August 7, 2007

Goings-on of Interest

Though I do enjoy the drinking and driving line at the end, this PG ed misses the bus (see, anybody can do witty half-assed puns). They skipped right over the good stuff. In my recollection, the assembly authorized these new taxes as "options", potential taxes that would be considered over long and thoughtful candlelit council meetings. Need a memory jog?

Not so fast, countered state Rep. Dan Frankel, D-Squirrel Hill.

"It's not imposing a tax. This is enabling legislation," said Mr. Frankel. "We need to provide alternatives for county government to be able to raise revenue to support the county effort on transportation." Right now, the only means of raising that money is to increase property taxes, he said, and "the property tax is the last thing we want to raise."

Allegheny County Chief Executive Dan Onorato said: "My commitment to the public is that we're going to fix the cost structure at the Port Authority first" before pushing for any new taxes. Mr. Onorato said that other urban counties, including Philadelphia, have per-drink, car rental and other taxes available to come up with required matching funds for their transit systems. He wants Allegheny County to have a similar menu of items as other cities when it goes looking for the $25 million it needs in matching funds. Combining a 10 percent drink tax with a rental car tax, total expected revenue would come to about $38 million.

County Council President Rich Fitzgerald cautioned against assuming that a 10 percent tax is imminent or inevitable. If the bill passes, the possible tax would be considered in the mix of the normal budgeting process next fall, with public hearings "just like we did with the smoking bill."
If the county adopted an alcohol tax it would not necessarily be the full 10 percent. The key point, he emphasized, is that it would be up to the county, rather than the Legislature. Those who oppose it "don't want Allegheny County to be a home rule county. That's what it sounds like."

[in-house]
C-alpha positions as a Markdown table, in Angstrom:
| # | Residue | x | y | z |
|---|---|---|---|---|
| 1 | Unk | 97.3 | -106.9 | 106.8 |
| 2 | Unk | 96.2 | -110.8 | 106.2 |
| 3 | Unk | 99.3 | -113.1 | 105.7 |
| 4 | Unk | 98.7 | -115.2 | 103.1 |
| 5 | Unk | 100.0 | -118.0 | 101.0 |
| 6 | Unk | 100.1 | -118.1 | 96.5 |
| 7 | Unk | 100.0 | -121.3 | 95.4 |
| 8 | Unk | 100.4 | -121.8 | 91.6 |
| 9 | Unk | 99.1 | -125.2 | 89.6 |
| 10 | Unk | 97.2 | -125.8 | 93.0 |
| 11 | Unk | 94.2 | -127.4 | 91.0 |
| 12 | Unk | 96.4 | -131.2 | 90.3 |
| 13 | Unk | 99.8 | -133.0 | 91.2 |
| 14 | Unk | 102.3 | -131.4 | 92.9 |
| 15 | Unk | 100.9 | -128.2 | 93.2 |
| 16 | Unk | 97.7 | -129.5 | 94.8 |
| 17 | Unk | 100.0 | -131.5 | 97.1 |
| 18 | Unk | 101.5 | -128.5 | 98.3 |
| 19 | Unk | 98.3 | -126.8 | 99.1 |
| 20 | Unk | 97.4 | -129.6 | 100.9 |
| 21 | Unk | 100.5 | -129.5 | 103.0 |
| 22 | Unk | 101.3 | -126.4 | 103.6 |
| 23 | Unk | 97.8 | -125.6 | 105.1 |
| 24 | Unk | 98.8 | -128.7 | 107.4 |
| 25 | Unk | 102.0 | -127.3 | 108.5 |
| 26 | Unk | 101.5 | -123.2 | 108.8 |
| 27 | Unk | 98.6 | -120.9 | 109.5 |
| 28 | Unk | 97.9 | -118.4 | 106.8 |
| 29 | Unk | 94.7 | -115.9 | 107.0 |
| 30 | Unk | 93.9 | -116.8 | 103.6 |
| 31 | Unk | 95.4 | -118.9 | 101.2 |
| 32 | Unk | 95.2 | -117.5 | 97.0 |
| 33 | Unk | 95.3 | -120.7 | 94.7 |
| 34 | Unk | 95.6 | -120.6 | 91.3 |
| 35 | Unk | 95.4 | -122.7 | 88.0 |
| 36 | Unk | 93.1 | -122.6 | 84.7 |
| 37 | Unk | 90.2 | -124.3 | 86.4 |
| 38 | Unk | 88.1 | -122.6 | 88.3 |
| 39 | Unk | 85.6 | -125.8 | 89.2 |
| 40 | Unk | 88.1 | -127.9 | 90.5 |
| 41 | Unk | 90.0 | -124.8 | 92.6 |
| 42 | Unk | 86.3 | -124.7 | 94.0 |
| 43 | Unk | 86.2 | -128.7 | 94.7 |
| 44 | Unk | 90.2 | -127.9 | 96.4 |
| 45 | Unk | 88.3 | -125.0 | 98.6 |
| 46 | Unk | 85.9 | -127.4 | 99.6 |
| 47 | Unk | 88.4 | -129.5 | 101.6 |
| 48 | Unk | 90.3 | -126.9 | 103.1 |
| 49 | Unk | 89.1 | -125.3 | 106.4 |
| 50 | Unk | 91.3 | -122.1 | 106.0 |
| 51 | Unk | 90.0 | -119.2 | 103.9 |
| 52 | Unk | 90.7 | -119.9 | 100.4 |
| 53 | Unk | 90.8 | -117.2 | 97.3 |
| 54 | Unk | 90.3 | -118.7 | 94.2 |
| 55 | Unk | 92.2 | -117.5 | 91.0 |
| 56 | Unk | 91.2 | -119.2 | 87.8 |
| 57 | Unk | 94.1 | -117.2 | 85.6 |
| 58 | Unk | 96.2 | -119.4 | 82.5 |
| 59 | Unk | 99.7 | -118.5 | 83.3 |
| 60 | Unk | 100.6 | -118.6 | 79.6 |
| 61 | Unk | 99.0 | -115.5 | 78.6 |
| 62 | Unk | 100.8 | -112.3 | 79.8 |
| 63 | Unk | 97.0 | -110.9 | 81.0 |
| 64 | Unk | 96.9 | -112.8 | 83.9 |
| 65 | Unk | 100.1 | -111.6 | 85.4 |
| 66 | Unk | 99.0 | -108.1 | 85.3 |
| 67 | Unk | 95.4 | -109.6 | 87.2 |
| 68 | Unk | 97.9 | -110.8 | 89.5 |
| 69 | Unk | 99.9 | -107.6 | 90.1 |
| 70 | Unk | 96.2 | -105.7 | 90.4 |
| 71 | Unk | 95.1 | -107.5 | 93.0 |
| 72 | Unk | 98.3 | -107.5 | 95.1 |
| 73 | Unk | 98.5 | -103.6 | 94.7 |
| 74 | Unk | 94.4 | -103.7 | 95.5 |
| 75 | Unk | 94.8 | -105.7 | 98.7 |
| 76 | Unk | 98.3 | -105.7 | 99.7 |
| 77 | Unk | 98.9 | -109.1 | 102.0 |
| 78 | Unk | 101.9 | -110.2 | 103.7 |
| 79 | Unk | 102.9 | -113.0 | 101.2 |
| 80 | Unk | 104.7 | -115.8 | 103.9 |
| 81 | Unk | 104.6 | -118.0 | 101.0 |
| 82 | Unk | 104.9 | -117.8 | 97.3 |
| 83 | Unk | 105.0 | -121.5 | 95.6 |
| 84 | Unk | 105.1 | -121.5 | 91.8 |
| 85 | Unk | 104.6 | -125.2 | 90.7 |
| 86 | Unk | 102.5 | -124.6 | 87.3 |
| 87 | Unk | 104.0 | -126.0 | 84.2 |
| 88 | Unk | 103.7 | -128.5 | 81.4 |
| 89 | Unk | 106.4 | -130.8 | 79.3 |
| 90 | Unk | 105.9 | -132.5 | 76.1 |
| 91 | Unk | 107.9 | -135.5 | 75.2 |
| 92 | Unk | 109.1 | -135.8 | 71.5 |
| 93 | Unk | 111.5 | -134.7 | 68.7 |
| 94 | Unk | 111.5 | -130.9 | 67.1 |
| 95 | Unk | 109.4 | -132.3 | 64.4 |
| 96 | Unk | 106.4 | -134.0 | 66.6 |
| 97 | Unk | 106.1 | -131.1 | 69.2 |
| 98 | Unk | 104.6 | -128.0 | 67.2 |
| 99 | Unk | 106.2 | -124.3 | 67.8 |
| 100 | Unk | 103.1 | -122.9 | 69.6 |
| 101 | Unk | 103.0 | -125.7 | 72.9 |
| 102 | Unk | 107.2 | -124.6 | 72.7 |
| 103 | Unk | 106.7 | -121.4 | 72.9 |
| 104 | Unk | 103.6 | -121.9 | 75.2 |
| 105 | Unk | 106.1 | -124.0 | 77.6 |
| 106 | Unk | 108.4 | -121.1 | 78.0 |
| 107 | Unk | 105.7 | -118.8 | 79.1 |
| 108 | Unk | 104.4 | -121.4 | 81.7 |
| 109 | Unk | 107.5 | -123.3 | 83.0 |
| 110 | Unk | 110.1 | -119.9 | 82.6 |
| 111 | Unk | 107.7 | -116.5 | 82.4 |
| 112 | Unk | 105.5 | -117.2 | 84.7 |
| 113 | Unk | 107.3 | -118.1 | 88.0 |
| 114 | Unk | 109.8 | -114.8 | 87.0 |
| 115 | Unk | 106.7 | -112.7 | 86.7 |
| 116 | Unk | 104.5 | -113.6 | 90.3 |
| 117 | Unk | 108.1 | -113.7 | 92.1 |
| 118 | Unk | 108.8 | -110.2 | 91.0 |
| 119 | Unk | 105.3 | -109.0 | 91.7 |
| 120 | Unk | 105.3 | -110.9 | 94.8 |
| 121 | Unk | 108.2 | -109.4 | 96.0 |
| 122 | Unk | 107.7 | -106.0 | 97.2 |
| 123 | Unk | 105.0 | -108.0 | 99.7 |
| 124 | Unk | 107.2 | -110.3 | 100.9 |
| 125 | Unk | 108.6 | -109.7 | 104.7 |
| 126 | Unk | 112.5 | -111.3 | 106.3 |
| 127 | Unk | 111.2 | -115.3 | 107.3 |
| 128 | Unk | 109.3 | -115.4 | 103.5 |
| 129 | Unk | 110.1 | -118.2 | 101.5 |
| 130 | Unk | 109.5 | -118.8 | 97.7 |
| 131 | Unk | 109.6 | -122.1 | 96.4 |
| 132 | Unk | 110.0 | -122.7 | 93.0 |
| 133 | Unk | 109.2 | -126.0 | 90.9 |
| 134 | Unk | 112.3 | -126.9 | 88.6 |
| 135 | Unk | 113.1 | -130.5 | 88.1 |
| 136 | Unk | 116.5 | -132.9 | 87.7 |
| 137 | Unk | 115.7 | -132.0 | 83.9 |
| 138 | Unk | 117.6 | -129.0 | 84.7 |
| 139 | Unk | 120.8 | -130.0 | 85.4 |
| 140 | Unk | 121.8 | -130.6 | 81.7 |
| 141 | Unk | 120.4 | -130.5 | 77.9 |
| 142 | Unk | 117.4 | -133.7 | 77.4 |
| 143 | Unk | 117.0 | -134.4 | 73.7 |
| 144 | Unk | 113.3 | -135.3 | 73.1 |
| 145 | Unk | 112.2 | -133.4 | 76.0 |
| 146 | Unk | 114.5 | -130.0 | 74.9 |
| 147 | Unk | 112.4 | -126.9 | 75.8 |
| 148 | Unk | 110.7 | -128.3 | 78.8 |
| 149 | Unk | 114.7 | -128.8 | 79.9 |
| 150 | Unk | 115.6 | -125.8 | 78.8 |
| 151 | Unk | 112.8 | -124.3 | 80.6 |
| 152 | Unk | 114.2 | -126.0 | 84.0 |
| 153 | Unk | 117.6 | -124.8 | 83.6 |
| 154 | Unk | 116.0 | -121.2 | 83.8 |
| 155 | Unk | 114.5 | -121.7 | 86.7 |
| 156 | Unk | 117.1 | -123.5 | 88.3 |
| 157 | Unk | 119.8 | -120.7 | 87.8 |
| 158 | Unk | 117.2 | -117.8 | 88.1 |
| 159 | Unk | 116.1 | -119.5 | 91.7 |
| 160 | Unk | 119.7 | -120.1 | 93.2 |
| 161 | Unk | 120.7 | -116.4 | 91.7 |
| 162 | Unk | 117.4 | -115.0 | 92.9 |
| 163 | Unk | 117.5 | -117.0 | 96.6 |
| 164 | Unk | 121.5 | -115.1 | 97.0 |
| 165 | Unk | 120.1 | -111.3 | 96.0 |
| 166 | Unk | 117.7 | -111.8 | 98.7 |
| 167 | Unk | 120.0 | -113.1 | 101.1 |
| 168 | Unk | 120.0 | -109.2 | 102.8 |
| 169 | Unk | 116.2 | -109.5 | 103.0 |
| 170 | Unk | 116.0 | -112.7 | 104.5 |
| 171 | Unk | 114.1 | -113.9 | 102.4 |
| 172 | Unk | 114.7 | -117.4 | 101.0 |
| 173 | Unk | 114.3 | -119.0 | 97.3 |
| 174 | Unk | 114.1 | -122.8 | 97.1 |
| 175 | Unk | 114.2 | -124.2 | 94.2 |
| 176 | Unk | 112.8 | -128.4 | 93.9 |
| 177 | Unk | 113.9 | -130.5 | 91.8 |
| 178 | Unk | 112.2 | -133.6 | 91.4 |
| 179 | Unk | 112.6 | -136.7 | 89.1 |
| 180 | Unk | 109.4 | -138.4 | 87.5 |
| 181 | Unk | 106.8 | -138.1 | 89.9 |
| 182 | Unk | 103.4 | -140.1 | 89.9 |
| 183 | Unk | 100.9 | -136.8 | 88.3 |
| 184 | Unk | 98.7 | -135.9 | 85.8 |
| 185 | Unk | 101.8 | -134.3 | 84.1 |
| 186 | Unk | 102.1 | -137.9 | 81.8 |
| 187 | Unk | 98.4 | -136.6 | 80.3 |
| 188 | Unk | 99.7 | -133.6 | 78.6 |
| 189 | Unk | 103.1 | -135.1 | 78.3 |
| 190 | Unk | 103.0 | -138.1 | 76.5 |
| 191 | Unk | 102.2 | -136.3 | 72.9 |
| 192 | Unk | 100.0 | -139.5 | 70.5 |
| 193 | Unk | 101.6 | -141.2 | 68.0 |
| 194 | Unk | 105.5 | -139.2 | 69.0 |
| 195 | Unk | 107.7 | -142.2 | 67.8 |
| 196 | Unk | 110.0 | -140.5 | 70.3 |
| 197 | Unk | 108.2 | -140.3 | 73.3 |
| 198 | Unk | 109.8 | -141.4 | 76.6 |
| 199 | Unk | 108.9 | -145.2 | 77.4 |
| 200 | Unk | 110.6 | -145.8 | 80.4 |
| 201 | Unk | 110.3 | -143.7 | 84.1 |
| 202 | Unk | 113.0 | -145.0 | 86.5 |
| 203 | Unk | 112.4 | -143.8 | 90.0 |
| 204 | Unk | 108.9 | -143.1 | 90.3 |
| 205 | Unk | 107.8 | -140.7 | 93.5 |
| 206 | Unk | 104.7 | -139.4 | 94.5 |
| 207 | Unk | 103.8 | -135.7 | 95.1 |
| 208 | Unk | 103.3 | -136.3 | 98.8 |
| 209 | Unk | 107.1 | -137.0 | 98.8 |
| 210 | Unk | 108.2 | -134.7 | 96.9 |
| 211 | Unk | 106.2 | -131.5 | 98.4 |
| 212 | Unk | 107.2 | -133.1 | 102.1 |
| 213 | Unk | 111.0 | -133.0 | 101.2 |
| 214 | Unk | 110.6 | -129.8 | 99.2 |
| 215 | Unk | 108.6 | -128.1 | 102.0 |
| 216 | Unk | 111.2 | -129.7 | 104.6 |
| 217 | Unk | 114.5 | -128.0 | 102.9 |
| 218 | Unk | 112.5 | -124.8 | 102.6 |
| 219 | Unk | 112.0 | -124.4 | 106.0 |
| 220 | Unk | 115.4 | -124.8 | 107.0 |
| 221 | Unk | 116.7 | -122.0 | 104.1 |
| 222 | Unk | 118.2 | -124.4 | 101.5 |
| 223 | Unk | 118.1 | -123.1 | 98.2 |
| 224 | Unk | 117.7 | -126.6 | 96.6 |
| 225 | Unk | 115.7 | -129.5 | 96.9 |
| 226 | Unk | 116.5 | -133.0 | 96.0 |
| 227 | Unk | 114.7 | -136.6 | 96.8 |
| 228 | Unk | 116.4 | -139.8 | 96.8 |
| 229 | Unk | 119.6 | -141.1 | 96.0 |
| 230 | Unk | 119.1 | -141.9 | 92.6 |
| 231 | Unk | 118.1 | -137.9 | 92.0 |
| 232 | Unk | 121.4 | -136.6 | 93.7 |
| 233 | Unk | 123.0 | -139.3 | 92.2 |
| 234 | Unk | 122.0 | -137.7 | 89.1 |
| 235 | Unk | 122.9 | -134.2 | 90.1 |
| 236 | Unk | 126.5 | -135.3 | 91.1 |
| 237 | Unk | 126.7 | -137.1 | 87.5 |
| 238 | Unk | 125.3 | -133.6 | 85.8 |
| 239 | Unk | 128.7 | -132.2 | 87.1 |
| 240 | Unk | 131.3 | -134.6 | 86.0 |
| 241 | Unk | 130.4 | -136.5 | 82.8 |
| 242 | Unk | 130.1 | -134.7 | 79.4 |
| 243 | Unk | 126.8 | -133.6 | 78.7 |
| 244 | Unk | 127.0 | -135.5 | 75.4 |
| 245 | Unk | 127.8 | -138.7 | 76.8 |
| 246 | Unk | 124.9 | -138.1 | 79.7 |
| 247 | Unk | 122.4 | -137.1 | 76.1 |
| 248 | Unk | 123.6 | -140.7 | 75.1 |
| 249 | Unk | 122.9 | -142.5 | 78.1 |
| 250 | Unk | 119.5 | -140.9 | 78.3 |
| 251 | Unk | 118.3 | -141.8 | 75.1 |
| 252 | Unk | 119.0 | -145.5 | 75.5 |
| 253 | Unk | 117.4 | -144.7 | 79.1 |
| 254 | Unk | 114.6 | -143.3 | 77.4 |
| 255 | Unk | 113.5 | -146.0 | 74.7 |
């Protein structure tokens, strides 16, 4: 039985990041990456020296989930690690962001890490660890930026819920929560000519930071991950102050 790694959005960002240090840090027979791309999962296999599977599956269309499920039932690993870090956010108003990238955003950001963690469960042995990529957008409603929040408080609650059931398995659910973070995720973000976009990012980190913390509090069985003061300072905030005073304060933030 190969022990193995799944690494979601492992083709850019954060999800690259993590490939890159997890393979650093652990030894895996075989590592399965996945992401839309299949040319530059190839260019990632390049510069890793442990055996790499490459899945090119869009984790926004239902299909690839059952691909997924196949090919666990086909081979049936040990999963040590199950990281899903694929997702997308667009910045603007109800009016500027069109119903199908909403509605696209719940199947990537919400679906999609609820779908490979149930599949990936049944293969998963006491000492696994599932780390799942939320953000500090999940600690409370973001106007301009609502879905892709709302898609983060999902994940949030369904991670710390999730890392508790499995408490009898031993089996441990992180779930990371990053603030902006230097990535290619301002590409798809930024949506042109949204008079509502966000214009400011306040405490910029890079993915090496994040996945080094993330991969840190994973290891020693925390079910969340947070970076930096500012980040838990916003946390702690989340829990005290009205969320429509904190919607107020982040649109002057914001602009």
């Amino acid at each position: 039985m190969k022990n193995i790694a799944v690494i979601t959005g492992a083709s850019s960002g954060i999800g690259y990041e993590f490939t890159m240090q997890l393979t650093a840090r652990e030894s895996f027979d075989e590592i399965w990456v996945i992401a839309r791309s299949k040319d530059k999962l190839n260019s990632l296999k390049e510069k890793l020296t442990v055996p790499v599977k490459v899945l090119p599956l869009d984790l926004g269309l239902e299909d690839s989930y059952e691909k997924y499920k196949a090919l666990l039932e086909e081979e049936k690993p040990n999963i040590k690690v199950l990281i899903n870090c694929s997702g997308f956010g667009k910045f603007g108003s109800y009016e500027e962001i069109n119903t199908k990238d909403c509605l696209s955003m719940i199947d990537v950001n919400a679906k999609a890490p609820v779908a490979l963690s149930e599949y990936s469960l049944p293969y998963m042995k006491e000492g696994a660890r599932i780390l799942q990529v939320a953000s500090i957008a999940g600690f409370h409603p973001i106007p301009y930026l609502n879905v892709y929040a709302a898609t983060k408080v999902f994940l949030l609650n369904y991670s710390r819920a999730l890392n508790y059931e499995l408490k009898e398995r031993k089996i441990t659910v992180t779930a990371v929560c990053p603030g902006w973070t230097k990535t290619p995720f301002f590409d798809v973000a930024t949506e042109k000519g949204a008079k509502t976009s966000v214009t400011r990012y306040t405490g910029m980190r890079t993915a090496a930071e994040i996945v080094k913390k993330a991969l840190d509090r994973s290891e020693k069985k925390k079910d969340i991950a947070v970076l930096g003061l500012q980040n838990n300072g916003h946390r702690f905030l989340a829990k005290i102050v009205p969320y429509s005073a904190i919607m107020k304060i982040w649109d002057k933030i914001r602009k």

Frankel-y, I don't think anyone is suprised. In tax-happy Allegheny County, Donorato will achieve Steeler-like adoration if we see a property tax cut while saving the PAT buses. I also enjoy how the ed board throws a soft little jab at Dan and then follows it right up with a complement. You would think Donorato and the PG have been dating long enough that they could just say what they think without having to sleep on the couch.


What is wrong with some people? Stories like this make me sick. Though I'm not sure why the PG found it important to share with us that the drive through assailants were "hooting". I hope they catch this knucklehead and dunk him the fry-o-lator.


Totally awesome. I'm a believer that a new stream of business bearing support from within the community will go a long way in the Hill. As a new student I was told to stay out of the Hill District and don't drive there after dark. Hopefully the new arena / Pitt athletic fields / business development will bring new people into the Hill - based upon location alone it should be seen as the most important investment in city redevelopment, not to mention its contribution to the Burgh community.


This one got me thinking of how many normal household items could end my life. Honestly, who throws a drill? My childhood memories of Philadelphia are so pleasant, filled with Independence Hall, a big crack in a Bell, a giant walk-in heart at the Franklin Institute, a whiz-with from Pats...

and now it seems like somewhere that Kurt Russel should be dropped in and told to escape from. Snake Plissken for mayor of Philly.

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